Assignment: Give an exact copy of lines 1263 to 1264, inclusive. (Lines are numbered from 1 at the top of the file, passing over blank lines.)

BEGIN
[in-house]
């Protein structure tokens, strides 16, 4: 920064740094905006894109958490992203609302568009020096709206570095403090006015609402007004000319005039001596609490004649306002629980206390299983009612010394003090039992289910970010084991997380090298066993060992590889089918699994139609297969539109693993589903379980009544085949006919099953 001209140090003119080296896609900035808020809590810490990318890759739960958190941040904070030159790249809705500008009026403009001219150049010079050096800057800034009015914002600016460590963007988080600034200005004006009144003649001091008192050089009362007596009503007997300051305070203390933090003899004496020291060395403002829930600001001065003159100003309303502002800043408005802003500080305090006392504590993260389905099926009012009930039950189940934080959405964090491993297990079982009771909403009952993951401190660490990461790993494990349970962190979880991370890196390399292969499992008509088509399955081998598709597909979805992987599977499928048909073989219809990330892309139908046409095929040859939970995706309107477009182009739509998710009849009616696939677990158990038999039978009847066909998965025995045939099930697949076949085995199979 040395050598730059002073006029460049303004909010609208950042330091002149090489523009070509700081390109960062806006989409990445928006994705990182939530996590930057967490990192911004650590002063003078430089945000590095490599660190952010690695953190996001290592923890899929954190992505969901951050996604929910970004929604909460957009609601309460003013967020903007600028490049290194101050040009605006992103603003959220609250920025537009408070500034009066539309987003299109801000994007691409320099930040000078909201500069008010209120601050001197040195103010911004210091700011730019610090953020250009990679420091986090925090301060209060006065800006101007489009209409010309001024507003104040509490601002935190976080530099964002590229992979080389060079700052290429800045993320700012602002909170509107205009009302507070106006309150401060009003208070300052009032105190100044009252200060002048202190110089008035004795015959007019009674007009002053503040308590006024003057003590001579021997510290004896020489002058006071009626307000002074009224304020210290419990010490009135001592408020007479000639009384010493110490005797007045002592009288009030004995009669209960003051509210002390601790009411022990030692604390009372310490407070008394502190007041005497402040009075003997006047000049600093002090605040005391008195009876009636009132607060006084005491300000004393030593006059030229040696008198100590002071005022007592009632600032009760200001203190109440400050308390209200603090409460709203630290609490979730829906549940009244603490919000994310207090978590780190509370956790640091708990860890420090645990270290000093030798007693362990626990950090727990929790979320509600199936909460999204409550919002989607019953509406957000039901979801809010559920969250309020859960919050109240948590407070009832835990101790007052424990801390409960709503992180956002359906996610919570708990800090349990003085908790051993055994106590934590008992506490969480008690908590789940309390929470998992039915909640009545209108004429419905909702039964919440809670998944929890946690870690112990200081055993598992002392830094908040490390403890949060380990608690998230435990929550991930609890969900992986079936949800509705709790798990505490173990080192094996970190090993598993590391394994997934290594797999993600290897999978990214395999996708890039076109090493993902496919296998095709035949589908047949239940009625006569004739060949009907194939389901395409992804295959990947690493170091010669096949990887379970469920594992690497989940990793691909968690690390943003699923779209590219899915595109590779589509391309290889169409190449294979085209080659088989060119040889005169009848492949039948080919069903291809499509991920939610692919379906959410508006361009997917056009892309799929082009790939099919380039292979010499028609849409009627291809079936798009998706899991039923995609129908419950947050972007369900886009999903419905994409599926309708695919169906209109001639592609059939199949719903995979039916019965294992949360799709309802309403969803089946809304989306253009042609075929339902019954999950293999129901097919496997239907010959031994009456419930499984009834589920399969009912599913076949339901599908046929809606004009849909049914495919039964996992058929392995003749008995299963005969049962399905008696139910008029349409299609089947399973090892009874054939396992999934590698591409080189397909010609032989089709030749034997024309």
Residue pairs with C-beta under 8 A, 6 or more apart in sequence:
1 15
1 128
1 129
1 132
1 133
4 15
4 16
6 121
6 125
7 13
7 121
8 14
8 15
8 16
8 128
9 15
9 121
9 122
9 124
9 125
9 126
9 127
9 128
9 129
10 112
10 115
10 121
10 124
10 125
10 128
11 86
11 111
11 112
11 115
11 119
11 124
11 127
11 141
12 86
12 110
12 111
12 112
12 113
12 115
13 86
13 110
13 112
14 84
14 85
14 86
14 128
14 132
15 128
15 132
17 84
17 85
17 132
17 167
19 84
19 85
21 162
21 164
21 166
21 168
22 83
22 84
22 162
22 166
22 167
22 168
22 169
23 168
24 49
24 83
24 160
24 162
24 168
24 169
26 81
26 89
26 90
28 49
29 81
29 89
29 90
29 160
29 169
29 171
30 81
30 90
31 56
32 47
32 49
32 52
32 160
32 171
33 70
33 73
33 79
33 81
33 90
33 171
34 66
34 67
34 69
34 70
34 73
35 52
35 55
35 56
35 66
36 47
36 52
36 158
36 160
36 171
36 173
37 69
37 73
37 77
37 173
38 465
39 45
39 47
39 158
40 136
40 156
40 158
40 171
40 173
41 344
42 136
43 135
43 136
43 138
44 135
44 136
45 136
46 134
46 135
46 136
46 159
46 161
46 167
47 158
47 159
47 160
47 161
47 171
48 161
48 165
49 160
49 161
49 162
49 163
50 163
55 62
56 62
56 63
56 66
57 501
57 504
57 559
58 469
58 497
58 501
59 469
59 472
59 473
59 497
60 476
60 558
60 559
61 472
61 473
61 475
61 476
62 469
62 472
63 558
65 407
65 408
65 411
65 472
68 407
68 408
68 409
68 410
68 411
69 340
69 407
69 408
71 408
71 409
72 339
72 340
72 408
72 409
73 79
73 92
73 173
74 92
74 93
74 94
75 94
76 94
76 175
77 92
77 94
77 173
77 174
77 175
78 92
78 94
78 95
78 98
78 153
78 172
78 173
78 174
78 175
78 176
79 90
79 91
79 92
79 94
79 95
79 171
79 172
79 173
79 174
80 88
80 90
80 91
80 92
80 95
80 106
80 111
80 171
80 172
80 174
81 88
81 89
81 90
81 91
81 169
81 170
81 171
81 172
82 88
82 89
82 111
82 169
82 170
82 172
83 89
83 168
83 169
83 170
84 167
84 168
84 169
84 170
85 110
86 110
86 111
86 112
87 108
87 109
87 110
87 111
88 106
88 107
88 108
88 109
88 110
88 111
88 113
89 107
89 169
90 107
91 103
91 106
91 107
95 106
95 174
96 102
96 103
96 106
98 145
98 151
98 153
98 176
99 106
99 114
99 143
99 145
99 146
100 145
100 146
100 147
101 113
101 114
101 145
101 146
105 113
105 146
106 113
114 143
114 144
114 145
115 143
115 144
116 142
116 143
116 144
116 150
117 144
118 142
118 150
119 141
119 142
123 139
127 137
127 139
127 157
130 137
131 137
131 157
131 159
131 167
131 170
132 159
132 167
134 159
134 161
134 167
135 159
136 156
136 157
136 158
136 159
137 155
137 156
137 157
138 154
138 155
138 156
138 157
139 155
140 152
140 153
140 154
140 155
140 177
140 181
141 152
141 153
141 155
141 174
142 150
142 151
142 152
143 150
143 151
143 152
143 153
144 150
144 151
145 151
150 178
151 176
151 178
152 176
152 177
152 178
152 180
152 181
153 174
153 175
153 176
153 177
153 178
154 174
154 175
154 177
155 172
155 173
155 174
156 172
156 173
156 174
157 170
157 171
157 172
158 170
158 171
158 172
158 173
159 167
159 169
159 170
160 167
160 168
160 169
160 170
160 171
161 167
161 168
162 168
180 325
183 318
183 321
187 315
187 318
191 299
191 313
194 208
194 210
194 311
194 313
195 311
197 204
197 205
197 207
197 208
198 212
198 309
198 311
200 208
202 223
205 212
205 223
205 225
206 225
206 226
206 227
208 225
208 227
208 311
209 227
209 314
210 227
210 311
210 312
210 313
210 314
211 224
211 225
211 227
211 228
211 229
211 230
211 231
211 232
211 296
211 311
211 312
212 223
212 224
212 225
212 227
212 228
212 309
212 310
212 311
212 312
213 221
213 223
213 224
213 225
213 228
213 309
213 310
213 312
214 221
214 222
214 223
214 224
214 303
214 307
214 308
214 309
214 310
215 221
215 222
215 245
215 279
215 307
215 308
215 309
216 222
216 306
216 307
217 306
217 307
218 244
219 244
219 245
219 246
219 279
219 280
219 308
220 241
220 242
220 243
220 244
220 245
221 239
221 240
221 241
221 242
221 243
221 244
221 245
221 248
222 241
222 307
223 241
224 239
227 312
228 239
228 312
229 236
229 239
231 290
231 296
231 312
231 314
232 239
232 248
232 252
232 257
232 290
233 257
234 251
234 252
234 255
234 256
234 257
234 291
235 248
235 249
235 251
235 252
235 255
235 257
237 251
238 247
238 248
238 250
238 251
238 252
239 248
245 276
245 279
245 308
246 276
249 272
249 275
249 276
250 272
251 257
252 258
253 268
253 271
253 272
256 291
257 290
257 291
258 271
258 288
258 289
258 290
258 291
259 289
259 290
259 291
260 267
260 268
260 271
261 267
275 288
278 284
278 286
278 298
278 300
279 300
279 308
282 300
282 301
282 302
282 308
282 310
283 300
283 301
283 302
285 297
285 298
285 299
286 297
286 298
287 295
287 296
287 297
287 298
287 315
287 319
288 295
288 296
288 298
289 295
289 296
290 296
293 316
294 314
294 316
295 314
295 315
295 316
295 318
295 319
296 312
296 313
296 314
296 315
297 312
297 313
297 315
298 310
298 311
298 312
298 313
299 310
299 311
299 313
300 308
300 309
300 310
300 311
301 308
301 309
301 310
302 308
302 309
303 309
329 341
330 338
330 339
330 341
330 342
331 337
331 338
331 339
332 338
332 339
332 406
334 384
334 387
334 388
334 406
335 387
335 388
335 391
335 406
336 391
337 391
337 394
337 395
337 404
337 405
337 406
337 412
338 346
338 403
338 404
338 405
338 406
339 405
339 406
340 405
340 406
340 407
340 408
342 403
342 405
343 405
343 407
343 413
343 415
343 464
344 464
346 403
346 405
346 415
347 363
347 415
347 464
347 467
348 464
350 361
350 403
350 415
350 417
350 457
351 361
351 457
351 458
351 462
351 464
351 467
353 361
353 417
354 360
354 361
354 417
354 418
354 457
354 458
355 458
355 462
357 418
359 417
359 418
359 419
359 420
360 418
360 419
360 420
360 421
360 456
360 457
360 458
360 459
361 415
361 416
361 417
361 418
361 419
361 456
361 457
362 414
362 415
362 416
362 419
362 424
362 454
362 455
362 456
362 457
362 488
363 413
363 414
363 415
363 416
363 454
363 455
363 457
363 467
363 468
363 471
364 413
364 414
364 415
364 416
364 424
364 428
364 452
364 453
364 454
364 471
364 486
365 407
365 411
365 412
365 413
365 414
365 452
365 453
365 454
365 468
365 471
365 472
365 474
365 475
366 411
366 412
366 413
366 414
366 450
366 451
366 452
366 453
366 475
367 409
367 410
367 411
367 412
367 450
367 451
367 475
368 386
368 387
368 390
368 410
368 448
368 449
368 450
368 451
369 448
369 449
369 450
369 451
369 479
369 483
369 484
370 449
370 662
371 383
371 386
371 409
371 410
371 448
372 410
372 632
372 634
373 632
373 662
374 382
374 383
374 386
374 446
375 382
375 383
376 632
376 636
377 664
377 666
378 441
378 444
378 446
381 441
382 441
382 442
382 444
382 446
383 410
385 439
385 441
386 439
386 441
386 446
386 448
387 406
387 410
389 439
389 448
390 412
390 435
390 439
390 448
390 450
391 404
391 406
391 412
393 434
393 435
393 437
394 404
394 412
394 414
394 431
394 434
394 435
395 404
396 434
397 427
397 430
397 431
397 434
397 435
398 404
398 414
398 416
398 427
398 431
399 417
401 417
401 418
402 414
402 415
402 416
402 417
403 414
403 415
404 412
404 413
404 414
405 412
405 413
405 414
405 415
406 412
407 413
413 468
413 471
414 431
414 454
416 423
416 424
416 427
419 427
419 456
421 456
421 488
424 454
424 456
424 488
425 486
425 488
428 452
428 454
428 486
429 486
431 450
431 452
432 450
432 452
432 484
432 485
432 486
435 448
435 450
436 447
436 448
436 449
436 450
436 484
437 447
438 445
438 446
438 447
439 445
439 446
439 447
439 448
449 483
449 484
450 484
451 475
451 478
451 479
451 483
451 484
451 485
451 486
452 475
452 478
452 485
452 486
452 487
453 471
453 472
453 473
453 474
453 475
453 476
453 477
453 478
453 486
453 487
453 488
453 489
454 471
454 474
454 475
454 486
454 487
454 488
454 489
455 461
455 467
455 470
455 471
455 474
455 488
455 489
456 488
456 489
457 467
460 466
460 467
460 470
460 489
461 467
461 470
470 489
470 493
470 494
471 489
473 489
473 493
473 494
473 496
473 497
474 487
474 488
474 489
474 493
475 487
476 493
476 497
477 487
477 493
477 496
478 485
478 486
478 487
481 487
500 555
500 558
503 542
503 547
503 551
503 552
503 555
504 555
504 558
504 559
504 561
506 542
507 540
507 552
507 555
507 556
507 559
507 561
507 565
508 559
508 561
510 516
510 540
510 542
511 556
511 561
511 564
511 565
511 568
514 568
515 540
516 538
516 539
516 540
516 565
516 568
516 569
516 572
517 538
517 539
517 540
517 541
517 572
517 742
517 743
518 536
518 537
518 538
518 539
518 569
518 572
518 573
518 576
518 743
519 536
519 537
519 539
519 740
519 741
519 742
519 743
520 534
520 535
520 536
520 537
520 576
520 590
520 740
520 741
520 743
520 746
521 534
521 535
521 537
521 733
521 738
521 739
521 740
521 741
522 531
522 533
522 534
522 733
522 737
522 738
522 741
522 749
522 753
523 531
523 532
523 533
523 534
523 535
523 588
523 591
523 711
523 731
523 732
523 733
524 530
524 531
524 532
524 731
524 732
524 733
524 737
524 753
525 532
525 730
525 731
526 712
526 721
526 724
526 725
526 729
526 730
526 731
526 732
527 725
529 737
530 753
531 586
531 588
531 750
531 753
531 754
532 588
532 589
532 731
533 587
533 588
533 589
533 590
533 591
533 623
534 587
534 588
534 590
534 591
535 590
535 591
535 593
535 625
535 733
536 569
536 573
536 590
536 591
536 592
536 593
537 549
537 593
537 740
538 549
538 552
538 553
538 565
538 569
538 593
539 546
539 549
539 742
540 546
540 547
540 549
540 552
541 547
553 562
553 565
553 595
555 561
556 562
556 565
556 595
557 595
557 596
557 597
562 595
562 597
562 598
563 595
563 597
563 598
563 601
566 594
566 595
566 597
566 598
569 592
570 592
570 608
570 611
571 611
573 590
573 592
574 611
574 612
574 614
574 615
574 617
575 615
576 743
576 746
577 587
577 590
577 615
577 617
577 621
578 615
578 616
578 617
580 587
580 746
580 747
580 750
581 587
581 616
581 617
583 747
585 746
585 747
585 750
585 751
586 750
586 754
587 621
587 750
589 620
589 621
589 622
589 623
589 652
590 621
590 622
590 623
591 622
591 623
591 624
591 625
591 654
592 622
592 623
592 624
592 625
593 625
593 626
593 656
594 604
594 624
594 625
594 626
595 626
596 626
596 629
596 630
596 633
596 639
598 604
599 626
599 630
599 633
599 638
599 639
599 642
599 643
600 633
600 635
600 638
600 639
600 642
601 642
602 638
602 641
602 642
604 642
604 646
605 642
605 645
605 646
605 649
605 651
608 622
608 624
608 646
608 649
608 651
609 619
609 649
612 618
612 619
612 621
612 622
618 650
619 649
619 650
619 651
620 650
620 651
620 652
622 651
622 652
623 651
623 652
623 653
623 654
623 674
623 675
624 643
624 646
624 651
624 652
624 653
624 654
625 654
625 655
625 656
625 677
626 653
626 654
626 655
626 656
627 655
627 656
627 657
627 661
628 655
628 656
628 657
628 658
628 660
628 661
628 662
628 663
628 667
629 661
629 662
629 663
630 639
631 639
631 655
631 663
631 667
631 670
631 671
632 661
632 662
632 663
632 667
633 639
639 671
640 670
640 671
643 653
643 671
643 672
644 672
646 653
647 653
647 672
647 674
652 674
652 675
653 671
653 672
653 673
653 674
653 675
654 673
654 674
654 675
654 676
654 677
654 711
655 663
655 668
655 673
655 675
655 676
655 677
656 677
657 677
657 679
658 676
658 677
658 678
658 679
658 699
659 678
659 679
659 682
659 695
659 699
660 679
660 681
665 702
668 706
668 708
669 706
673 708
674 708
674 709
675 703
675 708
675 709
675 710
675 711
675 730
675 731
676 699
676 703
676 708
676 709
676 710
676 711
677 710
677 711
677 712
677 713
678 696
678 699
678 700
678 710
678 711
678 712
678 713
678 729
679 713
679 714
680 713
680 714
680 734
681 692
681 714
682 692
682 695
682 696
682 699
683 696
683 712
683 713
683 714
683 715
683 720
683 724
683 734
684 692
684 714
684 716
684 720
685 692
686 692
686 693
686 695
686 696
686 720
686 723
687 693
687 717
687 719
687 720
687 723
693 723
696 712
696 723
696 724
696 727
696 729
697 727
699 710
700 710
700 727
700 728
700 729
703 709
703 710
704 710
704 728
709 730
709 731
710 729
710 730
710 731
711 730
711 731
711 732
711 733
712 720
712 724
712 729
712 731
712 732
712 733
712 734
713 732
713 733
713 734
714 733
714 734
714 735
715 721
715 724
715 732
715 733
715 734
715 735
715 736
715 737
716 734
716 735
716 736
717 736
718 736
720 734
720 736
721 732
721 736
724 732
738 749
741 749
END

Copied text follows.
592 622
592 623